It appears that the Trentcraft 25 was available with outboard or inboard engines. The outboard version just has a well at the stern and a door for access to the engine only. Seren has an inboard engine (in the front cockpit with a long propshaft in the keel). In this version the well is decked over (in GRP) and the deck extended beyond the hull making it easier to get on and off the boat, especially on canals where the towpath is normally about 150mm above the water.
I think Seren has at sometime been shunted from behind because the deck was damaged and bodged with wood and car body filler. As you’d expect the filler cracked and the wood rotted so I’ve removed it all. The photo shows Seren without her rear deck. The lump in the middle is concrete ballast intended, I assume, to compensate for the lack of an outboard on the transom and the presence of a Perkins diesel up front.
You can also see that the original central door has been replaced with a double door which is quite a good idea but not well done. A job for next year. What you can’t see is that the roof has been cut away above the door to enable a sliding hatch, but then someone changed their mind and bodged that with more ply and filler. So add that to the list for next year too.
Meanwhile, the next task is to replace the deck. Having pondered wood (it rots) and GRP (expensive and difficult) I had a brainwave. Make the deck from ‘decking’. Composite decking planks and joists are made from a blend of wood fibre and recycled plastic. They are water resistant and don’t need maintenance beyond an occasional wash.
Got to get on with it because the rear deck is the only BSS-legal place to put a gas locker and I’m off to Llangollen in June…
Seren is an 8m long 40 year old Trentcraft canal/river cruiser. We bought Coralita as she then was in Pershore about a year ago and brought her back to Great Ouse. She wasn’t in great condition and the previous owner had tried to change the layout then given up and tried to re-instate the original plan so he could off-load it and buy something better. But we bought it anyway because DIY work is nearly as much fun as cruising and it was the best thing we could afford.
I’ve done some DIY this spring but avoided the boat owner trap of completely gutting the interior and having an unusuable boat that takes so long to fix one runs out of time/money/energy. One of the bodges performed by a previous owner was to remove a window (with a jigsaw, roughly) and fill the gap with plywood and car body filler in order to make a private WC cubicle. I’ve replaced the bodge with a GRP panel and extended the compartment to make room for a shower and washbasin. No hot water yet, blog that when it works.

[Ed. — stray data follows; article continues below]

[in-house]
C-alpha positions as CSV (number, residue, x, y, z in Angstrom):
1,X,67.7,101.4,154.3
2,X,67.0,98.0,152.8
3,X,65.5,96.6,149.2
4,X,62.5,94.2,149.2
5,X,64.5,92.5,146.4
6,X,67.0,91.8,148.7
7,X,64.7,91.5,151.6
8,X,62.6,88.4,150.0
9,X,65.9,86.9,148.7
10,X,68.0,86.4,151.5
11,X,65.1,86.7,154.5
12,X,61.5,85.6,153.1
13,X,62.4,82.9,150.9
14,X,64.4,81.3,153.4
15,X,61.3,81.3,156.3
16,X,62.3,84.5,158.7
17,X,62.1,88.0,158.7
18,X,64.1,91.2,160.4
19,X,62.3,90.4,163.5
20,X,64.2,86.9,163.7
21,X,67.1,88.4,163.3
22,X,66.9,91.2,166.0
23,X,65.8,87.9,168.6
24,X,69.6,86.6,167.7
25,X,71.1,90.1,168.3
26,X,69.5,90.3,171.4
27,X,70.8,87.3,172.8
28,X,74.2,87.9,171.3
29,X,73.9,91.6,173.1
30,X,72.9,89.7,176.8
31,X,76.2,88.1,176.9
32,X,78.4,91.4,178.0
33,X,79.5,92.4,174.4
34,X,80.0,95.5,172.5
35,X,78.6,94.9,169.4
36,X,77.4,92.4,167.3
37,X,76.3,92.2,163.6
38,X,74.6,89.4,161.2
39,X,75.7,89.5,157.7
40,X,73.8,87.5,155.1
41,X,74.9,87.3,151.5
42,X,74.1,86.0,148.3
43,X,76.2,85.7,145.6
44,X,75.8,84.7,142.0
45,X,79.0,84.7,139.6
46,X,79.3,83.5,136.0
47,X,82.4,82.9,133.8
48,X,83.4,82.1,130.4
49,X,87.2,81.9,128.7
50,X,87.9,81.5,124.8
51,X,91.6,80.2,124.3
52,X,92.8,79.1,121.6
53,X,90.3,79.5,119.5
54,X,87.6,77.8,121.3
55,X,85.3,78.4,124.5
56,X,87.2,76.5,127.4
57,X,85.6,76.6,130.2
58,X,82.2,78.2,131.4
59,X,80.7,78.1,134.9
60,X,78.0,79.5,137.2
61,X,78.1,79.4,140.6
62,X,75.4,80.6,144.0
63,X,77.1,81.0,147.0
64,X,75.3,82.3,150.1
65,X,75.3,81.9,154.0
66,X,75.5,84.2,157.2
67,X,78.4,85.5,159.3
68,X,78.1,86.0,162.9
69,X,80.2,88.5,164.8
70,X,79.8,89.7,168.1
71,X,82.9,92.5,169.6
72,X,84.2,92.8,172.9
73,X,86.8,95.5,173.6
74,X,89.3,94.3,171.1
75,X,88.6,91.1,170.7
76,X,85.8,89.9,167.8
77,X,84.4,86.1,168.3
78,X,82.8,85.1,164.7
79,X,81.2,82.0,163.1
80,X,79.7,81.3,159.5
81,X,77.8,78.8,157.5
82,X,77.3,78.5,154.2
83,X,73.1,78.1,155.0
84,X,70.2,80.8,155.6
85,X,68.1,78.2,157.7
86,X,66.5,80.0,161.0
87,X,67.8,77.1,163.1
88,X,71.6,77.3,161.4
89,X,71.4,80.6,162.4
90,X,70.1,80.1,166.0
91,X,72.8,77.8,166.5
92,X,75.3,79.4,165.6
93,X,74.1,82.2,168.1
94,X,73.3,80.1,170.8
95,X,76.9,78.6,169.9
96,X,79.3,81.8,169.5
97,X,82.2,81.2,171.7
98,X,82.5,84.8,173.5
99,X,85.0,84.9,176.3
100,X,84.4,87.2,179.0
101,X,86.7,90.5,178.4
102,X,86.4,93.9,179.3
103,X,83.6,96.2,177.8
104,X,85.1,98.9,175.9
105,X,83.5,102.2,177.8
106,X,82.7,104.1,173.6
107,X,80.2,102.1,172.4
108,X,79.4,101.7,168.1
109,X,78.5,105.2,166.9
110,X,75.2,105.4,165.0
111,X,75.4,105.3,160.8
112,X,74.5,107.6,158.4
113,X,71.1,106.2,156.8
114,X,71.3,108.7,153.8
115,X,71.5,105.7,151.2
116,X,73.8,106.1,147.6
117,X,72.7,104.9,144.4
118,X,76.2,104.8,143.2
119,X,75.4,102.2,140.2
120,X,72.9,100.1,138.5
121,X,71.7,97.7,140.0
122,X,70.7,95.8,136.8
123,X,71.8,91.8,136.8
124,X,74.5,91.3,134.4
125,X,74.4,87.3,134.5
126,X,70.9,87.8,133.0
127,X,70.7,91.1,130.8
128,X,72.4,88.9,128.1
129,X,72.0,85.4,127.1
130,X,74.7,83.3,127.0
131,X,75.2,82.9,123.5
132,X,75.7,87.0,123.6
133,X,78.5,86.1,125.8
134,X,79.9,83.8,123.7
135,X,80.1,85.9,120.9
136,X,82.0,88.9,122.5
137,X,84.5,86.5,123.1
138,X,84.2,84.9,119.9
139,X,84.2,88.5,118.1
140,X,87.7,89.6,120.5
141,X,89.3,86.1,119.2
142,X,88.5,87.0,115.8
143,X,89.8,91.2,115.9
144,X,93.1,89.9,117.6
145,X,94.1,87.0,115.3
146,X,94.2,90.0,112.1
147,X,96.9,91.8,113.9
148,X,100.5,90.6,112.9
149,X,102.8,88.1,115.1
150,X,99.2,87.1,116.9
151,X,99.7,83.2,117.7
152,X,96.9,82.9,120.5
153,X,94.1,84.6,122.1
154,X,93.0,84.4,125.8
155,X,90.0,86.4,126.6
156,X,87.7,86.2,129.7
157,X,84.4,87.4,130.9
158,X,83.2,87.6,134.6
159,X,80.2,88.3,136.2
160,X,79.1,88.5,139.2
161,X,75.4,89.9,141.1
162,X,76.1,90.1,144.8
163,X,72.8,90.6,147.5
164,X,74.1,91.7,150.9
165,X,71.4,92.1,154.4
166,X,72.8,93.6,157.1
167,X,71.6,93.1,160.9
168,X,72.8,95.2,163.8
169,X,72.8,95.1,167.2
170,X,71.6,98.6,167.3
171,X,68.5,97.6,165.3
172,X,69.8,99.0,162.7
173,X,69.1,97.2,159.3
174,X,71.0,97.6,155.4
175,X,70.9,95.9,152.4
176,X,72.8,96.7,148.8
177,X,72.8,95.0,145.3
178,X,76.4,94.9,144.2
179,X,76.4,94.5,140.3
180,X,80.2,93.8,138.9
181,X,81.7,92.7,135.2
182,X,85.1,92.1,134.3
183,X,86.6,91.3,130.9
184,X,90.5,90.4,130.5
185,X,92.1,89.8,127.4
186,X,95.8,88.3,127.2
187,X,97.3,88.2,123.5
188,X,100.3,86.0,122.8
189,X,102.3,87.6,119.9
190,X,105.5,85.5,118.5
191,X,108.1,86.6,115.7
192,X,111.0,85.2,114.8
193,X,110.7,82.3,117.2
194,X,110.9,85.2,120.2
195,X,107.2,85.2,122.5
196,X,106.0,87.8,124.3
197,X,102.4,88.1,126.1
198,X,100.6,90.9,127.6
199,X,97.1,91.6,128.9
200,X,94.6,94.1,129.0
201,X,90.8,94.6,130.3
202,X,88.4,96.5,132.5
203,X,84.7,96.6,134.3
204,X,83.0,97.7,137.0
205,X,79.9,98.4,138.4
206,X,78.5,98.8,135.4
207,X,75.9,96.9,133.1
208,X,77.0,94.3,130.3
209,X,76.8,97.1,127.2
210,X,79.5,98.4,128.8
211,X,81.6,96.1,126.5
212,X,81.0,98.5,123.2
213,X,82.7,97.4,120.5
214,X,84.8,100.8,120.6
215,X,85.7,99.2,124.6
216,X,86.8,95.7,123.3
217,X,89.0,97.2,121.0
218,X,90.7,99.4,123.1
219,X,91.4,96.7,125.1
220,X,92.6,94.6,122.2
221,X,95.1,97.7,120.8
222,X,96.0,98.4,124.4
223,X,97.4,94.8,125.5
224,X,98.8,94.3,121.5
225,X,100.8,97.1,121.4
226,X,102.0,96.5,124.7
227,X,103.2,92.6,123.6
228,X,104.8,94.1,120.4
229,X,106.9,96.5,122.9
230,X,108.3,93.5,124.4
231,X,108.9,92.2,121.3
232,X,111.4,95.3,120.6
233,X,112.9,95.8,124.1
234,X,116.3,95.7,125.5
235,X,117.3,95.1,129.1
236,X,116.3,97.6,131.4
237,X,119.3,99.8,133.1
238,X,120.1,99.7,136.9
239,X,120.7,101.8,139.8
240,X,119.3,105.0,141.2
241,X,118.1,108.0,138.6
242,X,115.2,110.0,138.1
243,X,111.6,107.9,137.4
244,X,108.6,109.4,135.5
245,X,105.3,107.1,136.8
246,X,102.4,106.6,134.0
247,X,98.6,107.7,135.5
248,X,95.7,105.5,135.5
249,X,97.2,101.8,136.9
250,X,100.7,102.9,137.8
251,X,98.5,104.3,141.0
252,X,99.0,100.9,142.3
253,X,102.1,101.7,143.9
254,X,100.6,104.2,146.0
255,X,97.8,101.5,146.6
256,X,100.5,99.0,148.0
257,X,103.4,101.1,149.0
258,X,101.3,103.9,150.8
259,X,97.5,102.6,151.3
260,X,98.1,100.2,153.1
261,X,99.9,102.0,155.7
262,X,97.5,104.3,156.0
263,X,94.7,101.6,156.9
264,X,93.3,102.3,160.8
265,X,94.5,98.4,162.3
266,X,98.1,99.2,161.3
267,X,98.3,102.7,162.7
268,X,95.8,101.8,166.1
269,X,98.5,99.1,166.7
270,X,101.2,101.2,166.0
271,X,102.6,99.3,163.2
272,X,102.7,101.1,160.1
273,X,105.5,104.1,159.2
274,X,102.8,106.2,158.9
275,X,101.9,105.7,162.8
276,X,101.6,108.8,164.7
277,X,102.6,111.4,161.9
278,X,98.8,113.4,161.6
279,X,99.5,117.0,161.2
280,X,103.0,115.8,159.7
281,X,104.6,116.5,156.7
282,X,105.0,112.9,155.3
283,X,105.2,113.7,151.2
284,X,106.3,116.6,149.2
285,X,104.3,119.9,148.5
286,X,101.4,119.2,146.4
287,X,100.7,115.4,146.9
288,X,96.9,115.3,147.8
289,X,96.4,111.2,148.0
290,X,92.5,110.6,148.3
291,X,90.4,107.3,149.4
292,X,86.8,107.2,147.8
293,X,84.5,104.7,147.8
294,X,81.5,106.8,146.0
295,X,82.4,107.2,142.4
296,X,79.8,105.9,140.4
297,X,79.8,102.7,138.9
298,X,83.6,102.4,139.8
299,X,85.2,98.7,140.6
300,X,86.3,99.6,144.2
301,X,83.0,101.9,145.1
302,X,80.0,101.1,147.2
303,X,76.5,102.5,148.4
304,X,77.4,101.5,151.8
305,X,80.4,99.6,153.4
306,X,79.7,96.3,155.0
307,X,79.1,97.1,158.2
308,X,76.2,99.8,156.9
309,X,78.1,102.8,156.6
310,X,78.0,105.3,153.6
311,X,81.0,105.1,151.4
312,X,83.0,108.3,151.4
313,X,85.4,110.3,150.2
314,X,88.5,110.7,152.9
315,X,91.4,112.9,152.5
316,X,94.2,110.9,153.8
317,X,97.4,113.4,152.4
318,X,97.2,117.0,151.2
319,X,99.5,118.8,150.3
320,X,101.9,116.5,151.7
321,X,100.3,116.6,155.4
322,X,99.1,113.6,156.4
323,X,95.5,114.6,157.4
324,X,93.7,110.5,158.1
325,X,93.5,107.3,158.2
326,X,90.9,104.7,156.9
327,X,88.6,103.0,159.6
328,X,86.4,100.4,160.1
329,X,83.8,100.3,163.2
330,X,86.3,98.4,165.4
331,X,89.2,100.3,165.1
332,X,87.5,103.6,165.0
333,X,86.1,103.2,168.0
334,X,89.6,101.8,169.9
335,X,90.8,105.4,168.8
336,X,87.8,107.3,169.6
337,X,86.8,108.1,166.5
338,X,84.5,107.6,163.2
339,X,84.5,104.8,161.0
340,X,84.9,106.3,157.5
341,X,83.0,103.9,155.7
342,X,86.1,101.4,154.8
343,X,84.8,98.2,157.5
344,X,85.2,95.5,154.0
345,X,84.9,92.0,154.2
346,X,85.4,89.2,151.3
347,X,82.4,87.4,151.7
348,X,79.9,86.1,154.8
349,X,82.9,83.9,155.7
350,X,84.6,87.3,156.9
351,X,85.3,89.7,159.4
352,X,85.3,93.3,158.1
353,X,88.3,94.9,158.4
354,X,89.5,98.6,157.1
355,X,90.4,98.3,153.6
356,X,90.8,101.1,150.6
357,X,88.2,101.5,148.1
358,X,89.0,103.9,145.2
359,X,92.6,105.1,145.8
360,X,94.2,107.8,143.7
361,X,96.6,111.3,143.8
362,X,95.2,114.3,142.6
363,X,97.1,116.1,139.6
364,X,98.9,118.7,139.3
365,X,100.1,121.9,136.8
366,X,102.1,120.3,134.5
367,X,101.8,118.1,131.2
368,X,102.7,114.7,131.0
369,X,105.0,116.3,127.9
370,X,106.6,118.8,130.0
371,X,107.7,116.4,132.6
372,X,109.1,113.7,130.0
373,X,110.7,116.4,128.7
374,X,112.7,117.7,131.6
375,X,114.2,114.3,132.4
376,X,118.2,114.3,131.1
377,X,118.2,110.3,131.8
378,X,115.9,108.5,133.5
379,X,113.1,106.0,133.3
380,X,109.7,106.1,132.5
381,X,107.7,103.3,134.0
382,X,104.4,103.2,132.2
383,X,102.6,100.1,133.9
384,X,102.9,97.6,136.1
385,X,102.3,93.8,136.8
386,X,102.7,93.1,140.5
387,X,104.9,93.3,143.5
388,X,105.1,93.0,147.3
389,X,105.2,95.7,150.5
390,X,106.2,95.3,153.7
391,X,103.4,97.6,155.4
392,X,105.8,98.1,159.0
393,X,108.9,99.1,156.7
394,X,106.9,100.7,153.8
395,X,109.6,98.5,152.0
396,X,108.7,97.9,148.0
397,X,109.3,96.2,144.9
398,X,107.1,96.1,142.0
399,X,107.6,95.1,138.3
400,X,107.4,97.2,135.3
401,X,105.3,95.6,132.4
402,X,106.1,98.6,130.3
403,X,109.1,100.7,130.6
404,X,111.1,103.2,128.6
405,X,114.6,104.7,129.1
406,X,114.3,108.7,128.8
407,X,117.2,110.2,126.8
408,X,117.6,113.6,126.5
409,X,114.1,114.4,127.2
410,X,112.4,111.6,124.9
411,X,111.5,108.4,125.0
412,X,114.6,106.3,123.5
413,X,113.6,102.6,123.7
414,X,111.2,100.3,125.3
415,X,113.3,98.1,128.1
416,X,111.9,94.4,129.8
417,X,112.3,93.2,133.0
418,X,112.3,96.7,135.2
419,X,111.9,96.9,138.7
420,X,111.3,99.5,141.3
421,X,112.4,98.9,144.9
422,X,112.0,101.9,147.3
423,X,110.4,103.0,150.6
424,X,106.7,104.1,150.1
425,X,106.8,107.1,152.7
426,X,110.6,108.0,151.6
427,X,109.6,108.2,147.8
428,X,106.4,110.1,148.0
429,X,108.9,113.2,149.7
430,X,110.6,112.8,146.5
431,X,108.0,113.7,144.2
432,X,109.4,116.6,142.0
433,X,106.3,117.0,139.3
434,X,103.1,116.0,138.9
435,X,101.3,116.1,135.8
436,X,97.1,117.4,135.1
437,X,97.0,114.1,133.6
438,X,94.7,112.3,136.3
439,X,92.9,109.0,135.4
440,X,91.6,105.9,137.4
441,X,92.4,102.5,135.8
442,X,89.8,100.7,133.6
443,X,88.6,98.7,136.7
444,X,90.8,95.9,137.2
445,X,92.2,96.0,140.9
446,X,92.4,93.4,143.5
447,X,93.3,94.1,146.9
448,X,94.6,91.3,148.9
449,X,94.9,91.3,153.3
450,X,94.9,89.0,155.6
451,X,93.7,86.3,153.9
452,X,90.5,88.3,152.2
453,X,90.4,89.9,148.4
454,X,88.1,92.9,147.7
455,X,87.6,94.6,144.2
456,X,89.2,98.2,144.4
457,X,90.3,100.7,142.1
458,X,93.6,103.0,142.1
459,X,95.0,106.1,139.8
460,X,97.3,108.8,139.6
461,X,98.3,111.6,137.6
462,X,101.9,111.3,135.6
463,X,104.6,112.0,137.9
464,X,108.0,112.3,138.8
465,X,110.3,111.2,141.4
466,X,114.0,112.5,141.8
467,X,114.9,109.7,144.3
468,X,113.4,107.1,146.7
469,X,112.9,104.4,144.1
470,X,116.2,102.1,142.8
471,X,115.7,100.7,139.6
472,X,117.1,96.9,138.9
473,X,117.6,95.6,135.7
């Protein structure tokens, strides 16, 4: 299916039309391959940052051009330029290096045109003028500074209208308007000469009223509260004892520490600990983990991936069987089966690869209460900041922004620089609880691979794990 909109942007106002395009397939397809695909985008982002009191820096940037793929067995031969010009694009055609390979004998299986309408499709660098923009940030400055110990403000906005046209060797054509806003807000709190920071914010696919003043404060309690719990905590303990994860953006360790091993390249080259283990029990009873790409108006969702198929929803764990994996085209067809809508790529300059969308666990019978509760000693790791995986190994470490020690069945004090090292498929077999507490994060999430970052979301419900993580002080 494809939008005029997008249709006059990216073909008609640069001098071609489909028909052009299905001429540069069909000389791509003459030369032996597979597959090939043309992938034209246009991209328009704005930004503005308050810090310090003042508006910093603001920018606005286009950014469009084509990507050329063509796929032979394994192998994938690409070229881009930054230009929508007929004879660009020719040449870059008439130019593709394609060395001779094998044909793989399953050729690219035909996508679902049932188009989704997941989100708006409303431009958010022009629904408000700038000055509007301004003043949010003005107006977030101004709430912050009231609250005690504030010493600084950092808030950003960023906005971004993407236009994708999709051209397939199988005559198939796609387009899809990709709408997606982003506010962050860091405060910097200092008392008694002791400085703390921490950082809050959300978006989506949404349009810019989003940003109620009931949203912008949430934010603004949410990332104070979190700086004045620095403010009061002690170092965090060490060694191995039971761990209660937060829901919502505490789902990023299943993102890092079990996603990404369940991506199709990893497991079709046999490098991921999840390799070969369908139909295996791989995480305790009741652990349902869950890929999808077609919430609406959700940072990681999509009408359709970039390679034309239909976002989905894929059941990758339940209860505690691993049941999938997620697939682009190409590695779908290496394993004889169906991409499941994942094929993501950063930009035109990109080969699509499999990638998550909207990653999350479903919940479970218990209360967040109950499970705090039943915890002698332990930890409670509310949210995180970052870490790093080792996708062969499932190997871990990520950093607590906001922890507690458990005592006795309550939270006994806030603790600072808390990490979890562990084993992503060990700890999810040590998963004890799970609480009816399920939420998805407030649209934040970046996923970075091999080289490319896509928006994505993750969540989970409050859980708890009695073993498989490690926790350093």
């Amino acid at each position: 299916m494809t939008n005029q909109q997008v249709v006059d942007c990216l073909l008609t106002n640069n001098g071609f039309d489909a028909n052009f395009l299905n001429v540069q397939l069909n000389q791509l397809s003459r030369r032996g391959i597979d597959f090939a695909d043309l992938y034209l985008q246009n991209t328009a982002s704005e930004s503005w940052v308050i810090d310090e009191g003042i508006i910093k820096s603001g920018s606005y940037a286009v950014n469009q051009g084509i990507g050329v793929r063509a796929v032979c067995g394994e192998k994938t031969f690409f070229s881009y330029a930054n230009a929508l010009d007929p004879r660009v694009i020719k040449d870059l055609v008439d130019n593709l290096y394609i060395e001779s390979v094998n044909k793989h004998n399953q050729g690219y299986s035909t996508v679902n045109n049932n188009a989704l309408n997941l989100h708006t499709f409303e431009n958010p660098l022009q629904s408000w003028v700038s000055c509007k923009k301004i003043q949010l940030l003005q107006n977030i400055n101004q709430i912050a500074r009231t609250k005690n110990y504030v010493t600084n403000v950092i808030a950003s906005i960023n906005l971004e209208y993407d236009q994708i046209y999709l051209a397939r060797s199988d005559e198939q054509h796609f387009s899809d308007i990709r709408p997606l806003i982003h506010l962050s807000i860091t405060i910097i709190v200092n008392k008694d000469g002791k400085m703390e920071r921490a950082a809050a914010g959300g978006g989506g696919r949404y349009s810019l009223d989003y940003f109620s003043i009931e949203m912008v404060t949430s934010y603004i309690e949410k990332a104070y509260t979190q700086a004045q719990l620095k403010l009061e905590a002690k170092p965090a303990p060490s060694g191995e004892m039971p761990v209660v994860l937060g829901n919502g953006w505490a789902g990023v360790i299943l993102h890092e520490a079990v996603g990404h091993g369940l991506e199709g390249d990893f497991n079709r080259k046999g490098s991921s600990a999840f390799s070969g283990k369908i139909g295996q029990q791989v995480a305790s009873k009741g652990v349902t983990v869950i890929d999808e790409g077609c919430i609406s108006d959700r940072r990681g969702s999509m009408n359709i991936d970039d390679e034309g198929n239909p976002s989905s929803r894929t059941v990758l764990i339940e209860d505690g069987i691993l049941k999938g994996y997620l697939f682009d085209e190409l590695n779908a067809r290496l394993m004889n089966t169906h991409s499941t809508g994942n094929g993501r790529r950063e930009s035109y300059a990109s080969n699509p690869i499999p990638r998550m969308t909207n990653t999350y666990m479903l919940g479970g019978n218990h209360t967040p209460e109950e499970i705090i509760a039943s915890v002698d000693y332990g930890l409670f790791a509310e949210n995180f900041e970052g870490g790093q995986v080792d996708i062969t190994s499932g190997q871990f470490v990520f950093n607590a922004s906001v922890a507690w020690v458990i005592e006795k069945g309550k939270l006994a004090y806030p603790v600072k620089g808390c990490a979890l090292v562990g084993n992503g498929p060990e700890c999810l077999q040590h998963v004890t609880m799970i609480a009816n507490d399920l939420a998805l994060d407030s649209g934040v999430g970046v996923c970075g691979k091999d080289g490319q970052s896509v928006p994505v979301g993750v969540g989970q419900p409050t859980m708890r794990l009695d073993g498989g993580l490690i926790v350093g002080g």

I’ve moved the leisure battery to make it easier to connect to the engine charging system so now both batteries are charged by the engine when the boat is in use, and kept charged by the solar panel when not in use. Put a fridge and an inverter to power it in the galley too, though long term that’s all going to get re-done.
So it’s nearly ready to go. The Crick Boat Show is held over the May Bank hols(26-28th May) but Crick is a long way from Tempsford Bridge by water so I plan to set off on Tuesday 15th. I also plan to blog the trip but you’ll have to wait and see how that goes.
Just signed another book contract, this time with The Good Life Press for a book about building and gardening in discouraging circumstances. Like steep hills, no usable soil, too much rock, no workshop and not a lot of cash. Tommy Walsh I’m not! Provisional title is “Build It with Wood, Brick and Stone” but suggestions welcome.
The Home Plumbing book is due out in 4 days, this time I took most of the photos and drew the illustrations too. Linux and free software types will be pleased to hear it was written in OpenOffice, the photos were prepared using Gimp and the illustrations drawn in Inkscape.
My DIY Wiring book has been published. It’s not actually available anywhere yet since the books are in a container somewhere between Thailand and the UK, but advance copies have made it by air, it looks good and more importantly I’ve been paid!
I’ve just finished writing a DIY Plumbing book for the same publisher GMC I did the photos and drawings for that too so it has taken over my life for the last few weeks. Now I’m back to Biofuels International, computers and negotiating some corporate work.